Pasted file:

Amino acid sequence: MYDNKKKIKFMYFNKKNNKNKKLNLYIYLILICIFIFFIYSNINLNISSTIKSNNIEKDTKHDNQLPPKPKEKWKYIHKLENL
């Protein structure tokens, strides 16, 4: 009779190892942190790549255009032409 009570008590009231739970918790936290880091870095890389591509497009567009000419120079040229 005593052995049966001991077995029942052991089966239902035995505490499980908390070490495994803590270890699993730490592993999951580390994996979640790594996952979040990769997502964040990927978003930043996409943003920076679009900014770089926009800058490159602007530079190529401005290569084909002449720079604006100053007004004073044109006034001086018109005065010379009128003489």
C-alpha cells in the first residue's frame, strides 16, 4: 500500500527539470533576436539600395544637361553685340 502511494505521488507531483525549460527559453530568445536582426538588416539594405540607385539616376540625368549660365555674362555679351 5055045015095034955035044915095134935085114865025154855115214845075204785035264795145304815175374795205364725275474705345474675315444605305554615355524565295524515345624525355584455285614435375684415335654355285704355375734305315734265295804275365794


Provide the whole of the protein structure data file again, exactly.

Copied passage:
Amino acid sequence: MYDNKKKIKFMYFNKKNNKNKKLNLYIYLILICIFIFFIYSNINLNISSTIKSNNIEKDTKHDNQLPPKPKEKWKYIHKLENL
């Protein structure tokens, strides 16, 4: 009779190892942190790549255009032409 009570008590009231739970918790936290880091870095890389591509497009567009000419120079040229 005593052995049966001991077995029942052991089966239902035995505490499980908390070490495994803590270890699993730490592993999951580390994996979640790594996952979040990769997502964040990927978003930043996409943003920076679009900014770089926009800058490159602007530079190529401005290569084909002449720079604006100053007004004073044109006034001086018109005065010379009128003489």
C-alpha cells in the first residue's frame, strides 16, 4: 500500500527539470533576436539600395544637361553685340 502511494505521488507531483525549460527559453530568445536582426538588416539594405540607385539616376540625368549660365555674362555679351 5055045015095034955035044915095134935085114865025154855115214845075204785035264795145304815175374795205364725275474705345474675315444605305554615355524565295524515345624525355584455285614435375684415335654355285704355375734305315734265295804275365794